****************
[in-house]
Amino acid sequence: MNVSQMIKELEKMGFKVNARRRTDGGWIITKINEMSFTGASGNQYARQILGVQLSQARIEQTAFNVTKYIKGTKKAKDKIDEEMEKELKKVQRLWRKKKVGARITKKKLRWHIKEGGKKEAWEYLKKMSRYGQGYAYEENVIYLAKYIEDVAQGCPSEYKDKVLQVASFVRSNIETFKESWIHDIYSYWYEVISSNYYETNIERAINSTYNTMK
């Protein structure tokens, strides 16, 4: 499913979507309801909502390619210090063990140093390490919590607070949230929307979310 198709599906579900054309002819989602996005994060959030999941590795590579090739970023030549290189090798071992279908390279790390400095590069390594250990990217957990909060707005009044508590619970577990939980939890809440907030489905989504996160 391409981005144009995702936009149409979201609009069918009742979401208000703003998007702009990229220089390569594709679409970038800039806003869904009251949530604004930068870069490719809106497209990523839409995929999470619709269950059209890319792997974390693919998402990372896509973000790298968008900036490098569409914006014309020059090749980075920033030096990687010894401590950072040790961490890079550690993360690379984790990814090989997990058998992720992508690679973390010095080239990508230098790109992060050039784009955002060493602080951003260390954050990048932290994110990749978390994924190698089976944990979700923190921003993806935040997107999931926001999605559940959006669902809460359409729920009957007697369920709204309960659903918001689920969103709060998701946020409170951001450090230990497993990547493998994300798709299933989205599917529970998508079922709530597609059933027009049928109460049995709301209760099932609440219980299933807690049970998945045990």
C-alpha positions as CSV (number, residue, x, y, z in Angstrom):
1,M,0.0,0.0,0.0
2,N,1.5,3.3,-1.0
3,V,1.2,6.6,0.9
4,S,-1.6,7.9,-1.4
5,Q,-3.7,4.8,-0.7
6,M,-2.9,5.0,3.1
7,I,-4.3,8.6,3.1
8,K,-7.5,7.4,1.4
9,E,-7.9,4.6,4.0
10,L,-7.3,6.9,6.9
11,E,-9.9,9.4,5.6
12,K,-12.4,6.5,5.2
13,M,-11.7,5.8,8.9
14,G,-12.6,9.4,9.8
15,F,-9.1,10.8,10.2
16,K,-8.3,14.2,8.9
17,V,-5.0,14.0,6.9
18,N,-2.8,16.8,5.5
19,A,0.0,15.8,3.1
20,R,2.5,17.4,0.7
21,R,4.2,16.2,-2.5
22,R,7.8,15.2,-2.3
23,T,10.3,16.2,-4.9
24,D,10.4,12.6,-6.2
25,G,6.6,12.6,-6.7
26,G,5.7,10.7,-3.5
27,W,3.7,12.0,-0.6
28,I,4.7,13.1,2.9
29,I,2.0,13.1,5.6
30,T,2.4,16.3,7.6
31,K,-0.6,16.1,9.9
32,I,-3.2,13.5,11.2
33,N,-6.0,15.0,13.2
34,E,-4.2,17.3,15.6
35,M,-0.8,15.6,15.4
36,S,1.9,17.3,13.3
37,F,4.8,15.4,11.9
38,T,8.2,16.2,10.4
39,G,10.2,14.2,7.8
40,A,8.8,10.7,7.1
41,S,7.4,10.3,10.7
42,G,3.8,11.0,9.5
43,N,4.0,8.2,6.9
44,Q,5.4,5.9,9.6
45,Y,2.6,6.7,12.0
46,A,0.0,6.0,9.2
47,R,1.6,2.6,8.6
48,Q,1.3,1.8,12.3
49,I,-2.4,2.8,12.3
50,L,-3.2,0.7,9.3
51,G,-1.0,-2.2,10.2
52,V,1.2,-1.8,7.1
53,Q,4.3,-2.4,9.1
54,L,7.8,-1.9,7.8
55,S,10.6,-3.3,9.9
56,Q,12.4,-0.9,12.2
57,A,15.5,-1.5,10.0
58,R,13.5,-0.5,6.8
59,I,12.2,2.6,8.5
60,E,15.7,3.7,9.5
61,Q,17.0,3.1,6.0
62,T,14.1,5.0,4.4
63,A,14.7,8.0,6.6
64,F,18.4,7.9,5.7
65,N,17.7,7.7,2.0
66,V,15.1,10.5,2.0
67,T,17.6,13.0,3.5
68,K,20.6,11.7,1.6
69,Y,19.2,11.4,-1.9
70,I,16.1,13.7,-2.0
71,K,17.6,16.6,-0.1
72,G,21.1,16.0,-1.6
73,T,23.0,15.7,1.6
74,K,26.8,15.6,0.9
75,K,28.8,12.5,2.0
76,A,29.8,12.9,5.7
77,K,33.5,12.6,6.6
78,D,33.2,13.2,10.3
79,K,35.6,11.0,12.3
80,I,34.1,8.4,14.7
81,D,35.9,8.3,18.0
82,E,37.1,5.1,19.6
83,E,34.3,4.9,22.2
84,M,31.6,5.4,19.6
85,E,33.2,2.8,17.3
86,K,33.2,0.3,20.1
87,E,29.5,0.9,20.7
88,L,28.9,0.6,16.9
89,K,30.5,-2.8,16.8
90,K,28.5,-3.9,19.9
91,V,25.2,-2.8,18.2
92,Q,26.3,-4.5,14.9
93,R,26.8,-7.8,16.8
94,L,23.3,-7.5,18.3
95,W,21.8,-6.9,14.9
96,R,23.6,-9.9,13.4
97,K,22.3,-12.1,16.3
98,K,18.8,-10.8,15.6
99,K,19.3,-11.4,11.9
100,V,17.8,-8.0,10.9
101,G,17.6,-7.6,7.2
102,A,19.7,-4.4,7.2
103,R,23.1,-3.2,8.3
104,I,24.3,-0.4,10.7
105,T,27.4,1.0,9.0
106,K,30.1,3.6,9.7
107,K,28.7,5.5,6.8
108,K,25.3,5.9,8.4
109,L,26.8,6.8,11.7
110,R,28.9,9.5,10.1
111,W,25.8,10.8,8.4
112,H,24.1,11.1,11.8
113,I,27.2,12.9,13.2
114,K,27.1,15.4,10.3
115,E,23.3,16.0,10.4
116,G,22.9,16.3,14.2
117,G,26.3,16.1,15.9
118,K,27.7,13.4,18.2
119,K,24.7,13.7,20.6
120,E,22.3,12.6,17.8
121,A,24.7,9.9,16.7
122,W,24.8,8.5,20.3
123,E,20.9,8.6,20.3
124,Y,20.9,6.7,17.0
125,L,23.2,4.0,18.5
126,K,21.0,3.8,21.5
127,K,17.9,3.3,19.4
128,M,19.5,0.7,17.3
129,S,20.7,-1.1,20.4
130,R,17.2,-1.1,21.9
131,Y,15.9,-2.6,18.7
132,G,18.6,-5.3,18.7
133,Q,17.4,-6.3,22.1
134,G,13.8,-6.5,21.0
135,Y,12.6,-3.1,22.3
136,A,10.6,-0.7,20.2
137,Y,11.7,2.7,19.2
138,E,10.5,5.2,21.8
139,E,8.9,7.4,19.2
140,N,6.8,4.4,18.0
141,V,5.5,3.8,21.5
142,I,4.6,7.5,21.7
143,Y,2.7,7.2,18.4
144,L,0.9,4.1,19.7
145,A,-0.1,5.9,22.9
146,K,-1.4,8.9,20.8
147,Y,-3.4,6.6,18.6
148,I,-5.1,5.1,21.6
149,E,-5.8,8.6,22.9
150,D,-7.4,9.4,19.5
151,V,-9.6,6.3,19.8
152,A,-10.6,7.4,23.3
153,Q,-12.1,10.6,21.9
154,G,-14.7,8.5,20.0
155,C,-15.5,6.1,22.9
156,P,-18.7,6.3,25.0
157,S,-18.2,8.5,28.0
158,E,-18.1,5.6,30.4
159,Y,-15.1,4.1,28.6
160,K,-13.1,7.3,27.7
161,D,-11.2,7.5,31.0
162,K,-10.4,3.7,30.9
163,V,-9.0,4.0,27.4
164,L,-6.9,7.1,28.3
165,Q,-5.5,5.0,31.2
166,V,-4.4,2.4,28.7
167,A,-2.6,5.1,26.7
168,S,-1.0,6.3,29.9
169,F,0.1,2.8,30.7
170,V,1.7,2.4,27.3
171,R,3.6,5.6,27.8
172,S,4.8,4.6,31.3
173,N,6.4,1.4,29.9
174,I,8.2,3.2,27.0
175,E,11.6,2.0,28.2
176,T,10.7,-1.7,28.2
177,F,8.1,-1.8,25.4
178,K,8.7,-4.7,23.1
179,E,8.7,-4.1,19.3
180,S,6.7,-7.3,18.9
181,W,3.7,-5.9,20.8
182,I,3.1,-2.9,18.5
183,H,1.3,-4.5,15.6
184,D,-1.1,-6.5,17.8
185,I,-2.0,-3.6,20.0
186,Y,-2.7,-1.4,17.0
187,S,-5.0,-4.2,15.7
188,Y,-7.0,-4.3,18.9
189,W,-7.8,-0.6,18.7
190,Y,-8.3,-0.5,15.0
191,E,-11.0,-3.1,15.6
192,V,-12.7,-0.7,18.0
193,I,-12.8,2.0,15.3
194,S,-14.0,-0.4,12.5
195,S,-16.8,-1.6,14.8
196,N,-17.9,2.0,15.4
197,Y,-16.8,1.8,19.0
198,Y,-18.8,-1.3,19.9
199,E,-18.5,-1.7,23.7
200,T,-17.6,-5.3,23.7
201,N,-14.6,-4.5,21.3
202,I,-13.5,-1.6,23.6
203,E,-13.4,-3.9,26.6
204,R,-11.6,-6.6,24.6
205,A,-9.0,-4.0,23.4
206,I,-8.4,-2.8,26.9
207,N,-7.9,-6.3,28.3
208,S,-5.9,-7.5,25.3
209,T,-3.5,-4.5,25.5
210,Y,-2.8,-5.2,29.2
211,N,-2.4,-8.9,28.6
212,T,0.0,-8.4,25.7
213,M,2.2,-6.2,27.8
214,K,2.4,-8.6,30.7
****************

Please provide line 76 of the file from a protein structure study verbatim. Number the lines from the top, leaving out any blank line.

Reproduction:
72,G,21.1,16.0,-1.6